Bratislava – the city of three names, having formerly been known as Pressburg and Pozsony, before the collapse of Austria-Hungary and being renamed in 1919. Bratislava is also nicknamed The Little Big City, thanks to it’s small size compared to other major European cities. Incidentally, the city is big on things to do even with a little budget. Having just returned home from the city a few weeks ago, here’s four top tips for getting the most out of the Slovak capital on a shoestring!

Get a two course lunch on the cheap

Feeling hungry? Is it about midday? You’re in luck – traditionally, the main meal of the day in Slovakia is lunch, however nowadays it’s more common for families to have a big meal for dinner instead. Fortunately, you’ll find that most restaurants haven’t seemed to notice and still serve up rather large portions at lunch time for just a handful of Euros.

Be prepared to head out of the Old Town for the cheapest lunch deals
Be prepared to head out of the Old Town for the cheapest lunch deals

The traditional lunch of soup and a main course is pretty much ubiquitous around Slovakia, according to a friend of mine who spent 30 days traveling through the country. Think of it as the equivalent to the UK’s Tesco meal deal, or America’s Subway sandwich.

So where should you eat in the capital if you’re tight on funds? Having spent four days in the city, dedicating the hours of 11:30 to 1:30 purely on finding the best lunch deals, I’ve found that most places will offer you a filling meal for around €4.50, but the cheapest by far was KGB Pub on Staré Mesto, offering a soup of the day, main course and glass of sparkling water for just €3.60. It would probably cost you more to make it yourself!

Skip the bridge and visit the castle

Want to get a breathtaking view over the city? If so, then you’ll most likely head straight to the Slovak National Uprising Bridge, or more commonly known as The UFO Bridge. However, considering you’ll have just had lunch for €3.60, the fee to take the elevator to the viewing platform seems a little on the steep side at about €7 per person.

Admittedly, you can go up for free if you’d like to dine in the restaurant, but at around €50 for a meal, it’s also one of the most expensive in the city. With that you could have had nearly 14 lunches at KGB Pub!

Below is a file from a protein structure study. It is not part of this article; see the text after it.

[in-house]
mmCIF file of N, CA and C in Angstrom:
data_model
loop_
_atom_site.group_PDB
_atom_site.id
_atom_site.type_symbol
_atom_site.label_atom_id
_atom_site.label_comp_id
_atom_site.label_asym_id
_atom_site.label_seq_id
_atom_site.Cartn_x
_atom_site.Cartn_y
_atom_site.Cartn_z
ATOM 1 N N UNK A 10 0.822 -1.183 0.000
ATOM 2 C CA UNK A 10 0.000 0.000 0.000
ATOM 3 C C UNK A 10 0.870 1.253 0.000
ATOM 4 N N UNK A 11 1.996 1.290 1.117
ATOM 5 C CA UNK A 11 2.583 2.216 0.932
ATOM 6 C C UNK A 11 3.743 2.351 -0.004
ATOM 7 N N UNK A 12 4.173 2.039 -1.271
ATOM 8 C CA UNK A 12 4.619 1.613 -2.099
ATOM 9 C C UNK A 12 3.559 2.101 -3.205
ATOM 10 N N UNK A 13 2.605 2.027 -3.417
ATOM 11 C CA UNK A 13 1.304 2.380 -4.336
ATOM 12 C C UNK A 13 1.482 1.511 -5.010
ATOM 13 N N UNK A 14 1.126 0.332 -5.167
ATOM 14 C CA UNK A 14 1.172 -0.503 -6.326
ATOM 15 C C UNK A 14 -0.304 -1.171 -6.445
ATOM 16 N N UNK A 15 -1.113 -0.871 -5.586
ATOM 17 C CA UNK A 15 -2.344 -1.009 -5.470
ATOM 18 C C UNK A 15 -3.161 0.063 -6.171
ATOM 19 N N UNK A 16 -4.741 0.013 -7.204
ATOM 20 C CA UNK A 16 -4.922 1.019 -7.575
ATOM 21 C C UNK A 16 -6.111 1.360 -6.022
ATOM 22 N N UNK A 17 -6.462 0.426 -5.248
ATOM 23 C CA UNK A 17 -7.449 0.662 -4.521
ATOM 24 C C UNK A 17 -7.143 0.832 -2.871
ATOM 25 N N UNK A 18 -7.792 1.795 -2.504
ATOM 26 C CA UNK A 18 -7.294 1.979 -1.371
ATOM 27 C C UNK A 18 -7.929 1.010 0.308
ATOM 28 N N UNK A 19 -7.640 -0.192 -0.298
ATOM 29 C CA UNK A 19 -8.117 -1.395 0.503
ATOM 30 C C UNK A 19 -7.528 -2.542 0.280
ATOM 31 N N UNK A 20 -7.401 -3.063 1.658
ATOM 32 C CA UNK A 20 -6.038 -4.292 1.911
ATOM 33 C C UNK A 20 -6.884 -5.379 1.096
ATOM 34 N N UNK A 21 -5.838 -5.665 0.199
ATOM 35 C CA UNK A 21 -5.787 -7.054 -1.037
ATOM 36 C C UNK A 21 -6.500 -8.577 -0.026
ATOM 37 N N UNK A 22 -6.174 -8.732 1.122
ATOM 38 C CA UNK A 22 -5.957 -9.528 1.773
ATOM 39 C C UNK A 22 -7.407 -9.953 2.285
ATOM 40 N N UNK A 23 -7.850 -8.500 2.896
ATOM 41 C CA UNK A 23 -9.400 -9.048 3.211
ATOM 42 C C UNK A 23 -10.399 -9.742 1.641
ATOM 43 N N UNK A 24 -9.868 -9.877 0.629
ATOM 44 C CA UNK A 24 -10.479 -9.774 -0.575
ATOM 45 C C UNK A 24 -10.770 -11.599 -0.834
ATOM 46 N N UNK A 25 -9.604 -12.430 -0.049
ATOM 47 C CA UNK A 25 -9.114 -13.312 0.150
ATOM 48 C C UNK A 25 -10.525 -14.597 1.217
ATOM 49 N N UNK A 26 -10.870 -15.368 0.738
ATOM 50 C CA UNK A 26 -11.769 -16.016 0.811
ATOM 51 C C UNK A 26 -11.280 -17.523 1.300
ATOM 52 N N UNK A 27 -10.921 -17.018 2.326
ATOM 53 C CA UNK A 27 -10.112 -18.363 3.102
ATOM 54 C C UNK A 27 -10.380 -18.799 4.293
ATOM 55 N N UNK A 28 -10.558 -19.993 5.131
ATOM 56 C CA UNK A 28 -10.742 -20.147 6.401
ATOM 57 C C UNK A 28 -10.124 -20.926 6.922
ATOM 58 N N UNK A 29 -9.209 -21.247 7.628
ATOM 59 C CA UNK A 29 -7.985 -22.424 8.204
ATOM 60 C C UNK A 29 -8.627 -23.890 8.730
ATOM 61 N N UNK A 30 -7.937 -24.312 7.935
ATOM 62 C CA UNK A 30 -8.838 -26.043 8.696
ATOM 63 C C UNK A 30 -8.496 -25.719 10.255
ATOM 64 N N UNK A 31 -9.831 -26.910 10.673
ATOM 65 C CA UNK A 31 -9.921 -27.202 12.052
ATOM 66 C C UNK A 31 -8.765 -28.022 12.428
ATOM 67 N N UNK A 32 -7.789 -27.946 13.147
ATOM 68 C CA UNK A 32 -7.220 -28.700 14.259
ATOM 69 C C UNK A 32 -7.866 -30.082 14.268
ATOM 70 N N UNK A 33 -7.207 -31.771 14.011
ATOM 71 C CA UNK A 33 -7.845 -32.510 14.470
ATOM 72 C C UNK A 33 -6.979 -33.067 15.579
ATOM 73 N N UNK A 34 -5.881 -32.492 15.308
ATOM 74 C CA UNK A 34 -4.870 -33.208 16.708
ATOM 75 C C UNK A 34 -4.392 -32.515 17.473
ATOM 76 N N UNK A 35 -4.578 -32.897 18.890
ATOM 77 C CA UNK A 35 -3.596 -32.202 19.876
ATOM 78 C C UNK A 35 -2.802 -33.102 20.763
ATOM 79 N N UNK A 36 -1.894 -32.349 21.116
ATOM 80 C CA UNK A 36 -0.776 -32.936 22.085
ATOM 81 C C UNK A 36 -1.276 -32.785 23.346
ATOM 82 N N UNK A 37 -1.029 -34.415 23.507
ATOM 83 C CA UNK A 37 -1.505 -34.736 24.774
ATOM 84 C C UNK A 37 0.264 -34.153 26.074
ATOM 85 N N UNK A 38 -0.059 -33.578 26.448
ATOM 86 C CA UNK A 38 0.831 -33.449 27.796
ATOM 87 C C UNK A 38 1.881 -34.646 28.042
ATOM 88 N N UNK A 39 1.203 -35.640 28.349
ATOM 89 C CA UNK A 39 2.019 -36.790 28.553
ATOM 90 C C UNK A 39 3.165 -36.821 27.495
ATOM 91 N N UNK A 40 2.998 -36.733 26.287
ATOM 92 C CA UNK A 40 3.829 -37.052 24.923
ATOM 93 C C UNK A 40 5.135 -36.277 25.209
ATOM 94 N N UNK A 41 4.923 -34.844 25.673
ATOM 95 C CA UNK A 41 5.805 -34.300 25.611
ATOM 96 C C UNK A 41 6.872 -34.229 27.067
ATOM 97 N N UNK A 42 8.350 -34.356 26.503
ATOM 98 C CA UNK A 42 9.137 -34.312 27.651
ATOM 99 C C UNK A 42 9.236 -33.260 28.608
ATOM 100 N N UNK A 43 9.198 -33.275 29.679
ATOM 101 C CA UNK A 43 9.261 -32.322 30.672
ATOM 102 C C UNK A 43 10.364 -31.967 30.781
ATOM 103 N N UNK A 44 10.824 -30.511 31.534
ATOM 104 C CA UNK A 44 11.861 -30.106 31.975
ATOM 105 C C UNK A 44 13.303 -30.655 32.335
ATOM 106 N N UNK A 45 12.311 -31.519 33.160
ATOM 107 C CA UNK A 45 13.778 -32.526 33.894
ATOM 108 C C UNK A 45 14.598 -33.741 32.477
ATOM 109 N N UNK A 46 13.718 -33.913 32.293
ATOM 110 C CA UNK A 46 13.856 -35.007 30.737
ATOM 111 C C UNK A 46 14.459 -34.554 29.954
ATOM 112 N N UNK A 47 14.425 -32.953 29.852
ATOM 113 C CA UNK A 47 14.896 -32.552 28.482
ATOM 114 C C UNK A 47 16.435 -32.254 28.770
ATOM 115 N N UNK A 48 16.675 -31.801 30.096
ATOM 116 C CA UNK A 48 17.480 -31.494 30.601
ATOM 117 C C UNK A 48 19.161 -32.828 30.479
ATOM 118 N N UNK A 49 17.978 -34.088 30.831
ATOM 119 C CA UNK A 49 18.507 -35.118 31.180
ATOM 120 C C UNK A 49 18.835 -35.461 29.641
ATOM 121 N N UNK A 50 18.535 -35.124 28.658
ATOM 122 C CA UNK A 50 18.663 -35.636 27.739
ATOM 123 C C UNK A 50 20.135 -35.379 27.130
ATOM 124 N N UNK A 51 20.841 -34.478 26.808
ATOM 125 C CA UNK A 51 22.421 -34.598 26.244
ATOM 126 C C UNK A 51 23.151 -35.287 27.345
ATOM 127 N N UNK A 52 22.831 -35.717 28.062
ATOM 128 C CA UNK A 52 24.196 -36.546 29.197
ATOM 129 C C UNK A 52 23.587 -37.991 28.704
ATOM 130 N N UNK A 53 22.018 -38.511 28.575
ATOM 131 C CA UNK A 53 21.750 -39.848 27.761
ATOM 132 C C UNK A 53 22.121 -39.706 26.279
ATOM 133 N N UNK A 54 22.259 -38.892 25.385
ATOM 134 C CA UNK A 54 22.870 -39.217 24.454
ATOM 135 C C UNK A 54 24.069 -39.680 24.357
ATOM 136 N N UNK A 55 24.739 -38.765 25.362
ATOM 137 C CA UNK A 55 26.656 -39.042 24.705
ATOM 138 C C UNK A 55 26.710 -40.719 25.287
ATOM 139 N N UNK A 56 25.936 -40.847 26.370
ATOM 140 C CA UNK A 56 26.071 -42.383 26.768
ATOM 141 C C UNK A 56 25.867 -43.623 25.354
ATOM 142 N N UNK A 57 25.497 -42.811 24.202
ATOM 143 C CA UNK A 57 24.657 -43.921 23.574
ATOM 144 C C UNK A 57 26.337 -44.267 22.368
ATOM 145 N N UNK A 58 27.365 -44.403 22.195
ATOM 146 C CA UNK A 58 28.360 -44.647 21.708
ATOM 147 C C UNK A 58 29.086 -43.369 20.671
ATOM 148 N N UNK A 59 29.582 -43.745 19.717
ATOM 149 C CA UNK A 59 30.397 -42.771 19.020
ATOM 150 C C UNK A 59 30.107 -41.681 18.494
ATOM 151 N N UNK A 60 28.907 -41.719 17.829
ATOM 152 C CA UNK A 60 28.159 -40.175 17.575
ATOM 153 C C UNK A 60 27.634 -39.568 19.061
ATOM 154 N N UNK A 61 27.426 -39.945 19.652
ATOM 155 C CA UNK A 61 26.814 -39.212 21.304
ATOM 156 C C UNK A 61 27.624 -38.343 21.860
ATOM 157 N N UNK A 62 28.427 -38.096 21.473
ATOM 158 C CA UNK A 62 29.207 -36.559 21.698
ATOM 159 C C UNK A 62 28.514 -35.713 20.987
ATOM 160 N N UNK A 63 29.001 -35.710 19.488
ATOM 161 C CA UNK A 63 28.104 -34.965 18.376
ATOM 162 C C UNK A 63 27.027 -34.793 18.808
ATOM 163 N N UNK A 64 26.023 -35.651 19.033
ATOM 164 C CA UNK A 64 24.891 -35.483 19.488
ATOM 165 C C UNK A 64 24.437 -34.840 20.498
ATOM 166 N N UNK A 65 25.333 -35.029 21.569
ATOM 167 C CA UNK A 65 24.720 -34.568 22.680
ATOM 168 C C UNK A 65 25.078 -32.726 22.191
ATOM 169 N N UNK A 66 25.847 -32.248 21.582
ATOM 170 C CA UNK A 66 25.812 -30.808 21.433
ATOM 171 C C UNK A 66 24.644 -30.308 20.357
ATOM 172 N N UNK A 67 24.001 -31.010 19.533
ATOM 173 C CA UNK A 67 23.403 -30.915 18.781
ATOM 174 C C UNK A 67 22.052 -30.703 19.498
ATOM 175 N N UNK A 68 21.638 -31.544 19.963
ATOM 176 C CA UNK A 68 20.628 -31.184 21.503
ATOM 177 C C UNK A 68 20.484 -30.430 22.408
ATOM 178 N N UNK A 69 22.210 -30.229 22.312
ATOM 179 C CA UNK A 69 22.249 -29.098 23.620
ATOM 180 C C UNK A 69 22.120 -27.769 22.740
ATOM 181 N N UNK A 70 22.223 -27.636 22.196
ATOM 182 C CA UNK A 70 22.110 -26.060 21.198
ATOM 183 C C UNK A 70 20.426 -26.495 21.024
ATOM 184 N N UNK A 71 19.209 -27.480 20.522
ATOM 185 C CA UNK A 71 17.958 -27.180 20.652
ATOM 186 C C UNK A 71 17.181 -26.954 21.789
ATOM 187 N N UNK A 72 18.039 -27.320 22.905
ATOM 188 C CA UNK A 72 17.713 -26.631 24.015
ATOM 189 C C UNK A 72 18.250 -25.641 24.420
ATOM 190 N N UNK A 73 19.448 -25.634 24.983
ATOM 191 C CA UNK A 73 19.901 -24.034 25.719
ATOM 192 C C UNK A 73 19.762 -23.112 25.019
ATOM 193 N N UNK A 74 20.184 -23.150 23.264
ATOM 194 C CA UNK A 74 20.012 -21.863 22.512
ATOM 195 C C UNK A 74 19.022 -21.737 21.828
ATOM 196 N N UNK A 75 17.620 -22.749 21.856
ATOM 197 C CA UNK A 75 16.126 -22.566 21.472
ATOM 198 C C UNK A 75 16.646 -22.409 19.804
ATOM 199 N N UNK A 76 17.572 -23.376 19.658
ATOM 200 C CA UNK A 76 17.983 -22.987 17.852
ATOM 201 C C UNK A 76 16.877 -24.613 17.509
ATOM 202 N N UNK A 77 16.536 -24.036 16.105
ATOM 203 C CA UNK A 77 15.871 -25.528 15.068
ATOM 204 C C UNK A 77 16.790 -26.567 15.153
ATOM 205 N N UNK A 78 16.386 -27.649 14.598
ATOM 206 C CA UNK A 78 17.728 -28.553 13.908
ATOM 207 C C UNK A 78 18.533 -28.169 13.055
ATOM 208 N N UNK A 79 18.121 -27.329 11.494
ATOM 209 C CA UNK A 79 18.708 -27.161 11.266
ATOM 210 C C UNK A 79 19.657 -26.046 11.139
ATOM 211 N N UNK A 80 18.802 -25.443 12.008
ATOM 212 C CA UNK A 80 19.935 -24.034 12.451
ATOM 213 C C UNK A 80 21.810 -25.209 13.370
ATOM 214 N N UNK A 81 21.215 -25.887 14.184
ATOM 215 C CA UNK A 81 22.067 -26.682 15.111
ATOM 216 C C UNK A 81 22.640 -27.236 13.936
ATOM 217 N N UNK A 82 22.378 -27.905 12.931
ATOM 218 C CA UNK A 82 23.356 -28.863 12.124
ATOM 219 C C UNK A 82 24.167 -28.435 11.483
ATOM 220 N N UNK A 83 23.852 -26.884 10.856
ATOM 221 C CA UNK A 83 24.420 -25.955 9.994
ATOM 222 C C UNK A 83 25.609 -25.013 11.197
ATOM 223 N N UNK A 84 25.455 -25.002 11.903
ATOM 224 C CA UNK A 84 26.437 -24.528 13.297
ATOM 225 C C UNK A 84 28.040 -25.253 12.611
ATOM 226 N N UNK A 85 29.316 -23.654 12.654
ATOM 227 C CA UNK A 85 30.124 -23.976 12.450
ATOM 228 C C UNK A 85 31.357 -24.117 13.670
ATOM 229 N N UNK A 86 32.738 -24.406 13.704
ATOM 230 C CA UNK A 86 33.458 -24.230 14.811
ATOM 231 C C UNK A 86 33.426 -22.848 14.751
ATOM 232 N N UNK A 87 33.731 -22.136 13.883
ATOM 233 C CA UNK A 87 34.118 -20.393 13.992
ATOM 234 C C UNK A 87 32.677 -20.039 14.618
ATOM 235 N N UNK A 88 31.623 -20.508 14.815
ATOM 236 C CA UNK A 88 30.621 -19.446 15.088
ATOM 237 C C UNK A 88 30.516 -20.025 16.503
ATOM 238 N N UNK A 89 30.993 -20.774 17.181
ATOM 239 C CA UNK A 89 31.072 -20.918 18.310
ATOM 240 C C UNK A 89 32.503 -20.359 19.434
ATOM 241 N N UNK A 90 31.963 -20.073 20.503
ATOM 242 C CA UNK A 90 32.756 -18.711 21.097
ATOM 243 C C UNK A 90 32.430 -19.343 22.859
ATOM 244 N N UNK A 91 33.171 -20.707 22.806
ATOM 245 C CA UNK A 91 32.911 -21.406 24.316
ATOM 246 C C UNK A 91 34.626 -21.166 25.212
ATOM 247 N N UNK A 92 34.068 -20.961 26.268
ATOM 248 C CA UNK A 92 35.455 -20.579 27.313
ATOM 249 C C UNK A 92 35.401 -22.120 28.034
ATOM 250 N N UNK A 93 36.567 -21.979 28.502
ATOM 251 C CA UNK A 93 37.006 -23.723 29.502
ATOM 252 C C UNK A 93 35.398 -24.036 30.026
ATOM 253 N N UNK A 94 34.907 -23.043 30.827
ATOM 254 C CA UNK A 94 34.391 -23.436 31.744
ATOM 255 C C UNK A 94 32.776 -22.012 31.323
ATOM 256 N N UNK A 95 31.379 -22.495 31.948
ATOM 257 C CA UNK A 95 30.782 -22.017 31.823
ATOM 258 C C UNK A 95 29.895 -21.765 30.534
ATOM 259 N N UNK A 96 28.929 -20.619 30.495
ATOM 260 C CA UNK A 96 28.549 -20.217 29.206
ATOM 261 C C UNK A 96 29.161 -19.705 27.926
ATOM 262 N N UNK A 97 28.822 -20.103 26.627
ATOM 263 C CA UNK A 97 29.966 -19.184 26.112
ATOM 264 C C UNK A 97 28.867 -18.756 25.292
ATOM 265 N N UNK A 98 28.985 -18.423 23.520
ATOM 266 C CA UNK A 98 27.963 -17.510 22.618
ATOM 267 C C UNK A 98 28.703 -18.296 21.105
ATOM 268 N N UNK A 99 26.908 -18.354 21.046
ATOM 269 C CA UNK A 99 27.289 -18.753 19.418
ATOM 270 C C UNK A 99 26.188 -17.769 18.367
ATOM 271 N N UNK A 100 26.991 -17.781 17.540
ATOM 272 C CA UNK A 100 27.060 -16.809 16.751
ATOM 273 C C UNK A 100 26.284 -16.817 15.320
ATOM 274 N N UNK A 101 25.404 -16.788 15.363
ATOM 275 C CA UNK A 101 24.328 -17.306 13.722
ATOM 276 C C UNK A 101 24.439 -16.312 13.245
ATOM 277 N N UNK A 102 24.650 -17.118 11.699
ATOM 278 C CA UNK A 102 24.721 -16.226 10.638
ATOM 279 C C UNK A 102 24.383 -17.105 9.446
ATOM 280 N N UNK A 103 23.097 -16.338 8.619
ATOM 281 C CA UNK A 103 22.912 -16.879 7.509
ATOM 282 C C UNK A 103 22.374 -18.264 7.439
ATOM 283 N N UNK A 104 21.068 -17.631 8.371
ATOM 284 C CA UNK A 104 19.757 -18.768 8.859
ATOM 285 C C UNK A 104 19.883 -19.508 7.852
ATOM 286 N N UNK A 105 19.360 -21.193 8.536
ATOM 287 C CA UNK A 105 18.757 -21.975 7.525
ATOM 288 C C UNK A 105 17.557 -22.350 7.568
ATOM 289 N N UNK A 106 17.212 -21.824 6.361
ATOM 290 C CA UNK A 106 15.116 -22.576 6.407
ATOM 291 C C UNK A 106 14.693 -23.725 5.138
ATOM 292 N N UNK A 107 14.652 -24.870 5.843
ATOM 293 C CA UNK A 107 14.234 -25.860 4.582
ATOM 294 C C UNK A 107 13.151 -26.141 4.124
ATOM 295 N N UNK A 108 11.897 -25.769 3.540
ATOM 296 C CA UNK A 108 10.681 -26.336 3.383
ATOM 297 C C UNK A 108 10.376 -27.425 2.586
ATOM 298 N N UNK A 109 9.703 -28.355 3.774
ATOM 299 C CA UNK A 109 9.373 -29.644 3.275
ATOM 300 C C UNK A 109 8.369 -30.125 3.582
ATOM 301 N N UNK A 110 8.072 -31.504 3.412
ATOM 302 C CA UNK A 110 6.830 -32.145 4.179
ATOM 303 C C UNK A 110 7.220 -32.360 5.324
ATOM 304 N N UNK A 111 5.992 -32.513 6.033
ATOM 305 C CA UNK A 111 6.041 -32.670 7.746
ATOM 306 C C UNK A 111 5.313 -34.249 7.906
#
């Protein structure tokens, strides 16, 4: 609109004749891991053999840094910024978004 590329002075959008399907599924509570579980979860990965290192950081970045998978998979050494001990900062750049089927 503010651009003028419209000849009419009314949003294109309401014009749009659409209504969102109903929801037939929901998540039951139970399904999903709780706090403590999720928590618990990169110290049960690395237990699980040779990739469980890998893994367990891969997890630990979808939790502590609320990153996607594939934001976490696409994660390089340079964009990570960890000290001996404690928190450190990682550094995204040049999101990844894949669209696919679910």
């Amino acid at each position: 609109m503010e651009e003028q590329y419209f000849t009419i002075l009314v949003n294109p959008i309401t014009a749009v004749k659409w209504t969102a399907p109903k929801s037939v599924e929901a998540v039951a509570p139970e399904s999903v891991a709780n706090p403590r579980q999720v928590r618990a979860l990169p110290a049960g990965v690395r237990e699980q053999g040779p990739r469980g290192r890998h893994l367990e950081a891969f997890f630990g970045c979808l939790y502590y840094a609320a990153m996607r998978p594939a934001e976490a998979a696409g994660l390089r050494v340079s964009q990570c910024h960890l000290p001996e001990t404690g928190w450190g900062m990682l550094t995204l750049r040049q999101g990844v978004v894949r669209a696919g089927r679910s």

Yes, the views are great, and if you’ve come to Bratislava specifically to get a new panorama photo for your Twitter cover image, then go ahead and visit the bridge. However if you’re on a budget, you can also get a pretty good view over the city from the castle grounds, situated on a huge hill overlooking the city. Plus, it’s free!

View from Pressburg Castle
Not too shabby.

Go on the free walking tour

Like many cities, Bratislava has a free walking tour, running at 11am and 4pm each day from Hviezdoslavovo namestie. The tour lasts around two and a half hours, covering everything from the city’s period as the capital of the Hungarian empire, through to World War Two and on to the Socialist period and it’s occupation by the Red Army. Definitely worth it if you’re a history buff!

the Slovak National Theatre
The Slovak National Theatre

As you’ll learn at the start of the tour, however, the ‘free’ walking tour shouldn’t actually be free, once you consider the quality of the tour. That’s because while the tour guides are all volunteers, the knowledge they share on the well structured is very interesting and a great way to really get to known the city.

At the end of the tour, your guide will leave out a tip bag, while being available to answer any questions about the city. So why not take the €7 you saved by not going up the bridge tower, and donate it to a good cause?

Don’t just visit Bratislava

As our tour guide explained, Bratislava has historically been a city that travellers would stop off at while on the way to an onward destination, thanks to the city’s central location within Europe. Bratislava lies between a number of major cities, including Krakow, Vienna, Budapest and Prague. If you’re travelling between any of those cities by train, then chances are you’ll pass through Bratislava.

As a result, you can make your visit to the city cheaper by tacking it on to a longer trip. For example if you’d planned to visit Budapest and then go onwards to Prague or Krakow, then you’ll need to pass through Bratislava, so why not stop off for a day or two?

Bratislava is also a mere 66km from Vienna, making them the closest capital cities in the world! So why not take advantage of this and combine a visit to the two cities into one? There’s a train between the two cities every hour, taking an hour to complete and costing just €15, making Bratislava an ideal destination for a day trip if you’re already planning to visit Vienna!

So what are you waiting for? Isn’t it time you put Bratislava on your travel bucket list?

Join the conversation


  1. Bratislava is really lovely – I used to live there. There are plenty of cozy places there! Also, it’s fairly cheap to stay at good hotels (with delicious breakfast, so good for anyone on a budget that wants to be pampered a bit.

  2. Hi Seb,

    Thanks for the nice tips for visiting Bratislava! I lived in Prague for two years and never made the time to go, but I did hear good things. My boyfriend actually tried out for a ballet teaching position in the National Theatre of Bratislava, so it’s fun to see that show up in the pictures. 🙂

    Happy traveling!

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